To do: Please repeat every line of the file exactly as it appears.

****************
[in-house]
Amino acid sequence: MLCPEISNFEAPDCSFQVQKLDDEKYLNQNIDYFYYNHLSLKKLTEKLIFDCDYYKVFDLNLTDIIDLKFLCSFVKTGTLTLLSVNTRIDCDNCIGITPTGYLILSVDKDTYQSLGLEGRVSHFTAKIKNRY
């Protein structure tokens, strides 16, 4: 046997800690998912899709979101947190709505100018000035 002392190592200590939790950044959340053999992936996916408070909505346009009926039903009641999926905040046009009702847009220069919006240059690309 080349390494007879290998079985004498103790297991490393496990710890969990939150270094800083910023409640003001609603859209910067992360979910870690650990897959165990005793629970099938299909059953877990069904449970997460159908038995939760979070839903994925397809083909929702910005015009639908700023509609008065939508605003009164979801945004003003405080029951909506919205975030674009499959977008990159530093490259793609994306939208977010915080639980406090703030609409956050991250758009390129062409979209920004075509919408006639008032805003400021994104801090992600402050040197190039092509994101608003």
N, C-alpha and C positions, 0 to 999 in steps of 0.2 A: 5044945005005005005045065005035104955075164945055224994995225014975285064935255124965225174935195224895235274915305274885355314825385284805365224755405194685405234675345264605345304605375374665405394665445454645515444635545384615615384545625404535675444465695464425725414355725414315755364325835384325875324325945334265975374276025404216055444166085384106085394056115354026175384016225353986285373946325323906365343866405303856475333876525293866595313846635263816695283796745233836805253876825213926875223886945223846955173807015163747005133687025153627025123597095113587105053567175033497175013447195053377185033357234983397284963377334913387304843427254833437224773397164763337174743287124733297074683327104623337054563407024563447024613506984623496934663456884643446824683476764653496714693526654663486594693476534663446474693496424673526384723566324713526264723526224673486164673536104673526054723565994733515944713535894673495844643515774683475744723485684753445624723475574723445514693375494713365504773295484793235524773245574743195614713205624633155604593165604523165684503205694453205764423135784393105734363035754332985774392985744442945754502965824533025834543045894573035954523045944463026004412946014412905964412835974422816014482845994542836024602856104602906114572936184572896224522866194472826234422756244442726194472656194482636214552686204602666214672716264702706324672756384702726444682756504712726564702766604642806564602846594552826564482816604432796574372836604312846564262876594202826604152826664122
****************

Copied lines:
[in-house]
Amino acid sequence: MLCPEISNFEAPDCSFQVQKLDDEKYLNQNIDYFYYNHLSLKKLTEKLIFDCDYYKVFDLNLTDIIDLKFLCSFVKTGTLTLLSVNTRIDCDNCIGITPTGYLILSVDKDTYQSLGLEGRVSHFTAKIKNRY
């Protein structure tokens, strides 16, 4: 046997800690998912899709979101947190709505100018000035 002392190592200590939790950044959340053999992936996916408070909505346009009926039903009641999926905040046009009702847009220069919006240059690309 080349390494007879290998079985004498103790297991490393496990710890969990939150270094800083910023409640003001609603859209910067992360979910870690650990897959165990005793629970099938299909059953877990069904449970997460159908038995939760979070839903994925397809083909929702910005015009639908700023509609008065939508605003009164979801945004003003405080029951909506919205975030674009499959977008990159530093490259793609994306939208977010915080639980406090703030609409956050991250758009390129062409979209920004075509919408006639008032805003400021994104801090992600402050040197190039092509994101608003």
N, C-alpha and C positions, 0 to 999 in steps of 0.2 A: 5044945005005005005045065005035104955075164945055224994995225014975285064935255124965225174935195224895235274915305274885355314825385284805365224755405194685405234675345264605345304605375374665405394665445454645515444635545384615615384545625404535675444465695464425725414355725414315755364325835384325875324325945334265975374276025404216055444166085384106085394056115354026175384016225353986285373946325323906365343866405303856475333876525293866595313846635263816695283796745233836805253876825213926875223886945223846955173807015163747005133687025153627025123597095113587105053567175033497175013447195053377185033357234983397284963377334913387304843427254833437224773397164763337174743287124733297074683327104623337054563407024563447024613506984623496934663456884643446824683476764653496714693526654663486594693476534663446474693496424673526384723566324713526264723526224673486164673536104673526054723565994733515944713535894673495844643515774683475744723485684753445624723475574723445514693375494713365504773295484793235524773245574743195614713205624633155604593165604523165684503205694453205764423135784393105734363035754332985774392985744442945754502965824533025834543045894573035954523045944463026004412946014412905964412835974422816014482845994542836024602856104602906114572936184572896224522866194472826234422756244442726194472656194482636214552686204602666214672716264702706324672756384702726444682756504712726564702766604642806564602846594552826564482816604432796574372836604312846564262876594202826604152826664122